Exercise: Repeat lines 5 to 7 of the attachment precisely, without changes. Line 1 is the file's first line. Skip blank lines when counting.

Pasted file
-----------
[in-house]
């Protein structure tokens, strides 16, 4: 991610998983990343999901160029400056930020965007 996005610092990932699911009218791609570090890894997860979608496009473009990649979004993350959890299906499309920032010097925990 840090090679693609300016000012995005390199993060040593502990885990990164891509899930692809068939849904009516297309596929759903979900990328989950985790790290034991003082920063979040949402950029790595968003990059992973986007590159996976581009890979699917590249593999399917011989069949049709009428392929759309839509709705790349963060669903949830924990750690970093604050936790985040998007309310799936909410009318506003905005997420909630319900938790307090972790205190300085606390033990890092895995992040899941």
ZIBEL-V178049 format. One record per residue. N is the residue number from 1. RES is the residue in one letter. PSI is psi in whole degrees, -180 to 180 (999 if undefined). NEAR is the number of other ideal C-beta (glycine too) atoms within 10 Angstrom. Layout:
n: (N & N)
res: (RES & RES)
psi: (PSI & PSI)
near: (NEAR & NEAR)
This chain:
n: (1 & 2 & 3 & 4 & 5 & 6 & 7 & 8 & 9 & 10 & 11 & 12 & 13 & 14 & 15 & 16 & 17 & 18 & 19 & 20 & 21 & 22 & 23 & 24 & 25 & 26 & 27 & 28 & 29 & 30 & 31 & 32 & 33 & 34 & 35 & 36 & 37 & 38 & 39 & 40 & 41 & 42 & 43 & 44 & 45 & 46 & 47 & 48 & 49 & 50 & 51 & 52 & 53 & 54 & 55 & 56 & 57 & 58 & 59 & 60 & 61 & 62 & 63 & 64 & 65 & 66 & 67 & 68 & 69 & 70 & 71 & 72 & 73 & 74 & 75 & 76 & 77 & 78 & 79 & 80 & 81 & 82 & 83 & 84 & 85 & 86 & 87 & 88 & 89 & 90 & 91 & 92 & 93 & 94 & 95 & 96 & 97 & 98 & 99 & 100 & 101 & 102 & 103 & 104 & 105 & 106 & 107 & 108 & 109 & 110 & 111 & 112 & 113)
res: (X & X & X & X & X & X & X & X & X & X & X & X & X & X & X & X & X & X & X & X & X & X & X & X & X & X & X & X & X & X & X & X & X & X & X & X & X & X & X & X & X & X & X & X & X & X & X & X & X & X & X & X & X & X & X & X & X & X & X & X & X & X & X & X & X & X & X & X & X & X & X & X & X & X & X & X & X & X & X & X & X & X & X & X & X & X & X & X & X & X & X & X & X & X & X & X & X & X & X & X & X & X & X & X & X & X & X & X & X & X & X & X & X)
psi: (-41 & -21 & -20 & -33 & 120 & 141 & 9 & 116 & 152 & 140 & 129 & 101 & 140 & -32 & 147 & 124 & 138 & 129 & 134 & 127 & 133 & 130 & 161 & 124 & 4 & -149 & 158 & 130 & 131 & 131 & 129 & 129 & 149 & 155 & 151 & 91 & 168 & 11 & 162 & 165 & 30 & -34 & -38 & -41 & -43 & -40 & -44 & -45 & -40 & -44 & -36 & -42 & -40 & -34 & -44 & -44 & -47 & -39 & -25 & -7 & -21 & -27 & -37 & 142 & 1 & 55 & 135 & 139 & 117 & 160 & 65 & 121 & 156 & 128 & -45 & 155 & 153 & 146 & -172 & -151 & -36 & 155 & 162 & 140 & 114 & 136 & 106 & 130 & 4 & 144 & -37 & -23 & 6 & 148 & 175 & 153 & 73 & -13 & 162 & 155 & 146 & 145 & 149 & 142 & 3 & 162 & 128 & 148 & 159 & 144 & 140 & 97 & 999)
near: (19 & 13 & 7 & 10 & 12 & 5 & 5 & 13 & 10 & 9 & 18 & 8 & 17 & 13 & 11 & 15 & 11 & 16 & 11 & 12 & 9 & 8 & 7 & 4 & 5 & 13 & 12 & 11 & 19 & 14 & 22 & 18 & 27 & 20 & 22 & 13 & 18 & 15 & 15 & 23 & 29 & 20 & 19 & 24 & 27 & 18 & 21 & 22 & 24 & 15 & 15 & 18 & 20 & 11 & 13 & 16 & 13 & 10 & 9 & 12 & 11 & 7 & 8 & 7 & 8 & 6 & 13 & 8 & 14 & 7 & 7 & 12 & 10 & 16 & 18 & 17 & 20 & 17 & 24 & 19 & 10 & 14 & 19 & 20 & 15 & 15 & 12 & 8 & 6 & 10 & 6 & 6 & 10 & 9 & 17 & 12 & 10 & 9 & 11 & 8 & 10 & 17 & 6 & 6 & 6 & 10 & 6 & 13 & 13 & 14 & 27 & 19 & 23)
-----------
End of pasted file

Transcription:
res: (RES & RES)
psi: (PSI & PSI)
near: (NEAR & NEAR)